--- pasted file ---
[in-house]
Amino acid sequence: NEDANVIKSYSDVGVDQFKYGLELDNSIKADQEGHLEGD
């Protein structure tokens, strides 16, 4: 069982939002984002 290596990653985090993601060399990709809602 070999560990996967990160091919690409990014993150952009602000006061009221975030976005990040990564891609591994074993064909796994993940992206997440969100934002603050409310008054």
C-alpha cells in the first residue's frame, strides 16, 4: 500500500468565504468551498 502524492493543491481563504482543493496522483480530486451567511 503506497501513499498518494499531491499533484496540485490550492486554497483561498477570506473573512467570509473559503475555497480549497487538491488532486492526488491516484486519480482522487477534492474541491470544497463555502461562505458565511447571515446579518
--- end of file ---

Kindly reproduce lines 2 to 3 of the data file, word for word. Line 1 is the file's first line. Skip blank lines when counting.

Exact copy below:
Amino acid sequence: NEDANVIKSYSDVGVDQFKYGLELDNSIKADQEGHLEGD
């Protein structure tokens, strides 16, 4: 069982939002984002 290596990653985090993601060399990709809602 070999560990996967990160091919690409990014993150952009602000006061009221975030976005990040990564891609591994074993064909796994993940992206997440969100934002603050409310008054």